Reading Amish fiction is not where my attention begins or ends. Since the rising arrival of popular authors who write (sometimes exclusively) in the genre, TV films are inevitable. These corresponding films are based on an early series by Beverly Lewis of the same name. They do get lost in flaws, and yet, they’re interesting.
The Shunning (2009) and The Confession (2013) Hallmark TV Film Review
Growing up in Amish country, Katie Lapp (Danielle Panabaker) has a loving, warm home by parents (Sandra W. Van Natta, Bill Oberst Jr.) who have raised her in love. Only now, her father, Samuel is expecting Katie to give up her fanciful musical passions – a passion that goes against the Amish faith, and marry the Bishop. Still mourning the loss of her childhood sweetheart, Katie fights settling into expectations, and finding her own identity. When Katie unearths secrets of her parentage, her fight to learn about herself solidifies when she learns her birth mother Laura (Sherry Stringfield) searches for Katie.
Against her parent’s better judgment but eventually with their blessing, Katie (Katie Leclerc) travels to New York to look for her mother. Armed with her faith and the friendship of Justin (Michael Rupnow), Katie finds herself on a journey that leads to more confessions and finding her place in the world.‘The Shunning’ (2009) / ‘The Confession’ (2013) #FWarchives Click To Tweet
In the fiction market, Amish fiction is popular. In a two-week timeframe, I finally got around to watching these Hallmark productions based on two novels by Lewis. Instead of writing the reviews separately, I’m bundling them together. In cinema form, these adaptations are sweet (haven’t read the books, though my mother did) telling a kind of coming-of-age experience that isn’t done in the usual form of teenage rebellion. Though this omission is refreshing, if you’re looking for faith that inspires, I fail to find any form of affirmation in this script. Sure there’s admirable traits, but I have to bluntly admit, I rarely “see” God in this genre.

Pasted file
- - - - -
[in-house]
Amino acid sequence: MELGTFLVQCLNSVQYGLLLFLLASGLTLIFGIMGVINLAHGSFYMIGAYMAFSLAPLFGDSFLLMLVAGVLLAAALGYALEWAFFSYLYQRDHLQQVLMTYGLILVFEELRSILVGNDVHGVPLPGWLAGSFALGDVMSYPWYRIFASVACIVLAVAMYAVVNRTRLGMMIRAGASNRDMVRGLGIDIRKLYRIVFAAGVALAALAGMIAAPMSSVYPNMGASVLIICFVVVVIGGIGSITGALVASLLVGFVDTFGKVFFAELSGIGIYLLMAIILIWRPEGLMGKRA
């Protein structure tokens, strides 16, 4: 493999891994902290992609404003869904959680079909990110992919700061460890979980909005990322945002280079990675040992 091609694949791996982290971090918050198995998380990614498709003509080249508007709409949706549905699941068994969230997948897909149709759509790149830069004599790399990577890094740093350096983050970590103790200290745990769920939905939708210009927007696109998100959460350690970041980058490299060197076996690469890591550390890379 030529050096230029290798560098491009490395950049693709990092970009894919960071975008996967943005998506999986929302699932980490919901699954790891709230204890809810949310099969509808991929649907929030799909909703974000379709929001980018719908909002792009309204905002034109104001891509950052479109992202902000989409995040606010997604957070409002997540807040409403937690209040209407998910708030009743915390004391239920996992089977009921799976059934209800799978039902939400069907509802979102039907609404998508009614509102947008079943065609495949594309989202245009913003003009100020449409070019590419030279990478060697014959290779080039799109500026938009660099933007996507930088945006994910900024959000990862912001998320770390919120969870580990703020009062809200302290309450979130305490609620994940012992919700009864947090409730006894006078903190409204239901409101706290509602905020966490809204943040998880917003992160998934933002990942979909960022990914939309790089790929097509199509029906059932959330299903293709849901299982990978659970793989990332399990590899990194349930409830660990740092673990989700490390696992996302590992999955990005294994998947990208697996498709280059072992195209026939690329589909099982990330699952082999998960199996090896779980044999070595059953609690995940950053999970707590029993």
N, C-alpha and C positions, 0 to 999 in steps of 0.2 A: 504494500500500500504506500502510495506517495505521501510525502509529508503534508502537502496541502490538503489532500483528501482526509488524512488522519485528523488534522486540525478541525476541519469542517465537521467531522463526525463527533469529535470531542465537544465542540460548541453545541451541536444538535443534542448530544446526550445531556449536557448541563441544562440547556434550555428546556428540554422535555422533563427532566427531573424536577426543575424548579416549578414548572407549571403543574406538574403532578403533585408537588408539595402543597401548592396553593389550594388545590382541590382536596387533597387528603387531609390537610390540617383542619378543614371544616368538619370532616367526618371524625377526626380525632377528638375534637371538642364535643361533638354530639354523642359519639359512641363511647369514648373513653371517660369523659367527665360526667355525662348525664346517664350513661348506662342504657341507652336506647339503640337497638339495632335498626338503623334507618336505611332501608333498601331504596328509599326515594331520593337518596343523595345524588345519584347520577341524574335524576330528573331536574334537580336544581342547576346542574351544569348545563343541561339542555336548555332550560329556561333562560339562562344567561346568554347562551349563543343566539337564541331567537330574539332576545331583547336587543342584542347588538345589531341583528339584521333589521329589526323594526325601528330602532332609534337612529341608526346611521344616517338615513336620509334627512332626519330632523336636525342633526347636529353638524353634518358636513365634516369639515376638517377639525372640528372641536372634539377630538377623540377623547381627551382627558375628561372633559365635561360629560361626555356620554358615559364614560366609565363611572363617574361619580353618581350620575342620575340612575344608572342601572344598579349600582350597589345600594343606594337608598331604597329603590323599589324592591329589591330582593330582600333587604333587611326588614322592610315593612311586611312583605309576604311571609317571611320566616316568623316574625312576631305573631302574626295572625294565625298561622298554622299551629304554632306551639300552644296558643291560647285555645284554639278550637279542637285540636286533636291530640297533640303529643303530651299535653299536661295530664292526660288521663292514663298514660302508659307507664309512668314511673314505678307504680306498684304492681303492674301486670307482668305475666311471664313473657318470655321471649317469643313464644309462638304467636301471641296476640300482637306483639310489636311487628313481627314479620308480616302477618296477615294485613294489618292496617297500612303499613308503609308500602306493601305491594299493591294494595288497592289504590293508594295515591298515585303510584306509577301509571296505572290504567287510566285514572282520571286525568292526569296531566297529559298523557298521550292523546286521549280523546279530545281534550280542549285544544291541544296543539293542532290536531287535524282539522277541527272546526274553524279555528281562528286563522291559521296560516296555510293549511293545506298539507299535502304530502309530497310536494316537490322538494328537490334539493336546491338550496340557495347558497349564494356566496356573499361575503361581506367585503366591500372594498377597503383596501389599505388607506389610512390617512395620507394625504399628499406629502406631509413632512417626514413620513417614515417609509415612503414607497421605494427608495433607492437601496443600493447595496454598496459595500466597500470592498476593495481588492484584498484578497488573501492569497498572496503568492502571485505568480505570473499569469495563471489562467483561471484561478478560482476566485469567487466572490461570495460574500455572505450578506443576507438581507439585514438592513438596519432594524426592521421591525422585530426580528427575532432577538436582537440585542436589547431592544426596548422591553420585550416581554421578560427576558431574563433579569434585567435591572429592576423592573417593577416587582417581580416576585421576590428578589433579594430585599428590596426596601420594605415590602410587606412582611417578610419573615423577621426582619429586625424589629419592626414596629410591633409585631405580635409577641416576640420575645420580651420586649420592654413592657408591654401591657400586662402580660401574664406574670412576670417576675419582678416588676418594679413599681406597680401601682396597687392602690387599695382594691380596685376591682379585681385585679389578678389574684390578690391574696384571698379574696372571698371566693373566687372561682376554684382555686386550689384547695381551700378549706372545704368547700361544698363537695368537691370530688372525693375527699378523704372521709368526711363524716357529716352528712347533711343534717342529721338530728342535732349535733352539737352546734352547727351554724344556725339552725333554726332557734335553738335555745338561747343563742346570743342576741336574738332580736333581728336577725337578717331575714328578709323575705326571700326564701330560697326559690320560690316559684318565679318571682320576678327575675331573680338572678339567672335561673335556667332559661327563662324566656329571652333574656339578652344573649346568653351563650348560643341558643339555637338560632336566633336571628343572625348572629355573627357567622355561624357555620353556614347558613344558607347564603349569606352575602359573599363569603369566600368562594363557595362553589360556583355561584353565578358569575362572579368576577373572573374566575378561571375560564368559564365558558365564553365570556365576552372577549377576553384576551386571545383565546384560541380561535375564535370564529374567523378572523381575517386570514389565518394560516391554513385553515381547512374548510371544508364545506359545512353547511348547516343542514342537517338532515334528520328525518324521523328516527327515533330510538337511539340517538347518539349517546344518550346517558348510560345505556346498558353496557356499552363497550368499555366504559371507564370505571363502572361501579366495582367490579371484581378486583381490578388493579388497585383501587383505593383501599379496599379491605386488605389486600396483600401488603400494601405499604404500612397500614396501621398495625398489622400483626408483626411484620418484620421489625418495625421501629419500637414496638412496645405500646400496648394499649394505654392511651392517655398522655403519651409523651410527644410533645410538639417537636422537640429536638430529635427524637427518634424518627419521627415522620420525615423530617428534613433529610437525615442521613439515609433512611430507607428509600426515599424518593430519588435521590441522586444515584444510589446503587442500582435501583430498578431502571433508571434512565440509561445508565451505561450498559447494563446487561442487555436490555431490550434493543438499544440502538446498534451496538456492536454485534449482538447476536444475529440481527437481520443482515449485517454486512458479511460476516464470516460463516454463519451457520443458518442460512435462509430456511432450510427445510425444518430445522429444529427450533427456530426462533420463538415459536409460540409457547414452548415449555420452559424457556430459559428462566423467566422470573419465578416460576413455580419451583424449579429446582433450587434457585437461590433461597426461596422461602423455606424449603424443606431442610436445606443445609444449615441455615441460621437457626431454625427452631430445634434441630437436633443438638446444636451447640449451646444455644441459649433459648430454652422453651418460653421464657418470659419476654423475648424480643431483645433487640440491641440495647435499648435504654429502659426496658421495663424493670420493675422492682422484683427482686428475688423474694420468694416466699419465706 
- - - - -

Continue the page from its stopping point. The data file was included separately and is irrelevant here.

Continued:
Forgiveness is a cornerstone of Christianity. Yet in the subgenre of Amish fiction, it’s increasingly troubling how little forgiveness there is in the culture. This cinematic interpretation does soften the blow. Katie’s shunning is appalling but fortunately, there is some rebuilding of her relationship with her family. Watching this play out doesn’t come across as “helpful” or loving to the person being shunned. Instead it’s one of the more judgmental forms of resentment. What makes it even worse is that the “sins” depiction is something we should care about. Katie has a dilemma most of us can relate to. Perhaps not specifically in learning a secret that shatters, but in living through these, she struggles with her identity and learning who she wants to be. If there is one concession to make regarding this culture, I would say I admire that Katie never wavers from her beliefs. How accurate any of this is of the Amish beliefs, I do not know. But I know that as a Christian, this troubles me.
Seeing two different actresses in the role of Katie was interesting. Believe it or not, I think Danielle did a better job with the role
whereas Katie Leclerc affected a much “sweeter” persona. Each of the supporting performers is good, and play their roles well. Fortunately for the audience, this is a plus since the productions move at a snail’s pace – sometimes painfully so. Contradictive to that statement is that I cannot remember being bored in either film. The first is paced slower with sweet, innocent flashbacks to Katie’s days with her sweetheart. The Confession offers more content and perspective on Katie as a person, and what drives her. We see her life among the Englisher’s and their world.
Fans of Amish fiction or Hallmark movies will enjoy this series. In closing, I will admit to this; even as a viewer who doesn’t respect all of the principles, both of these movies are sweet, and each of them have something special to say.
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